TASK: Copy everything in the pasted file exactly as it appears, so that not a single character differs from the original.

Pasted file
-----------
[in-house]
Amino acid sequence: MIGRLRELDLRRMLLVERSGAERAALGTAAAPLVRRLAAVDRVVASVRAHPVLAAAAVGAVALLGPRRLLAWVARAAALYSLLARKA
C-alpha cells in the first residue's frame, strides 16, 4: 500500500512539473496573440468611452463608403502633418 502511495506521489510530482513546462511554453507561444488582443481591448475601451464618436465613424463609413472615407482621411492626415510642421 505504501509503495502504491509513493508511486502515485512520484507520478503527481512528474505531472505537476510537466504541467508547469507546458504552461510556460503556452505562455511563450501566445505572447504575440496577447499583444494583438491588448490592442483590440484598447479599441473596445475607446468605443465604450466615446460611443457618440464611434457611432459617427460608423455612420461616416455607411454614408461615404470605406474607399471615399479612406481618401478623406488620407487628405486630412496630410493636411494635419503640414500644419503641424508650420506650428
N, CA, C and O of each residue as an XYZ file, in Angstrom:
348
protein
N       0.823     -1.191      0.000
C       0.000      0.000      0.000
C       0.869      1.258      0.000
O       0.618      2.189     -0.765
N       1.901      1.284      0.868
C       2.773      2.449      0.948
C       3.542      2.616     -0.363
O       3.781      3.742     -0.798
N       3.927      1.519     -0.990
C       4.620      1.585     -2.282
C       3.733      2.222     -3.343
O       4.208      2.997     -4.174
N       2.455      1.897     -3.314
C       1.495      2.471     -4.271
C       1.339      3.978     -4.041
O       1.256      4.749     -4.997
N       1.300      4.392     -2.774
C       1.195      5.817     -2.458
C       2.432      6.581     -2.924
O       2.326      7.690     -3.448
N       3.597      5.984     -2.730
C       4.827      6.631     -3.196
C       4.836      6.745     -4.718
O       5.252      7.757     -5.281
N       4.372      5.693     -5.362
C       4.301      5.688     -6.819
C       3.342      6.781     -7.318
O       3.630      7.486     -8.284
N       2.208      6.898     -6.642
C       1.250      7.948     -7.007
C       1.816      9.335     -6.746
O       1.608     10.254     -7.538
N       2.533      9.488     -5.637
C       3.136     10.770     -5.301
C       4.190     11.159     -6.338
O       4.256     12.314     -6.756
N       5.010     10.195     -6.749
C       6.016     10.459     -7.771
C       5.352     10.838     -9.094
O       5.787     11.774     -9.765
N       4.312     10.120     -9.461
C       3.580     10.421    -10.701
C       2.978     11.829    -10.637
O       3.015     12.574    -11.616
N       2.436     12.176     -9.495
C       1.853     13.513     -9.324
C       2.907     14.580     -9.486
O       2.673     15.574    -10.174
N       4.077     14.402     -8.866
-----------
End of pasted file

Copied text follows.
[in-house]
Amino acid sequence: MIGRLRELDLRRMLLVERSGAERAALGTAAAPLVRRLAAVDRVVASVRAHPVLAAAAVGAVALLGPRRLLAWVARAAALYSLLARKA
C-alpha cells in the first residue's frame, strides 16, 4: 500500500512539473496573440468611452463608403502633418 502511495506521489510530482513546462511554453507561444488582443481591448475601451464618436465613424463609413472615407482621411492626415510642421 505504501509503495502504491509513493508511486502515485512520484507520478503527481512528474505531472505537476510537466504541467508547469507546458504552461510556460503556452505562455511563450501566445505572447504575440496577447499583444494583438491588448490592442483590440484598447479599441473596445475607446468605443465604450466615446460611443457618440464611434457611432459617427460608423455612420461616416455607411454614408461615404470605406474607399471615399479612406481618401478623406488620407487628405486630412496630410493636411494635419503640414500644419503641424508650420506650428
N, CA, C and O of each residue as an XYZ file, in Angstrom:
348
protein
N       0.823     -1.191      0.000
C       0.000      0.000      0.000
C       0.869      1.258      0.000
O       0.618      2.189     -0.765
N       1.901      1.284      0.868
C       2.773      2.449      0.948
C       3.542      2.616     -0.363
O       3.781      3.742     -0.798
N       3.927      1.519     -0.990
C       4.620      1.585     -2.282
C       3.733      2.222     -3.343
O       4.208      2.997     -4.174
N       2.455      1.897     -3.314
C       1.495      2.471     -4.271
C       1.339      3.978     -4.041
O       1.256      4.749     -4.997
N       1.300      4.392     -2.774
C       1.195      5.817     -2.458
C       2.432      6.581     -2.924
O       2.326      7.690     -3.448
N       3.597      5.984     -2.730
C       4.827      6.631     -3.196
C       4.836      6.745     -4.718
O       5.252      7.757     -5.281
N       4.372      5.693     -5.362
C       4.301      5.688     -6.819
C       3.342      6.781     -7.318
O       3.630      7.486     -8.284
N       2.208      6.898     -6.642
C       1.250      7.948     -7.007
C       1.816      9.335     -6.746
O       1.608     10.254     -7.538
N       2.533      9.488     -5.637
C       3.136     10.770     -5.301
C       4.190     11.159     -6.338
O       4.256     12.314     -6.756
N       5.010     10.195     -6.749
C       6.016     10.459     -7.771
C       5.352     10.838     -9.094
O       5.787     11.774     -9.765
N       4.312     10.120     -9.461
C       3.580     10.421    -10.701
C       2.978     11.829    -10.637
O       3.015     12.574    -11.616
N       2.436     12.176     -9.495
C       1.853     13.513     -9.324
C       2.907     14.580     -9.486
O       2.673     15.574    -10.174
N       4.077     14.402     -8.866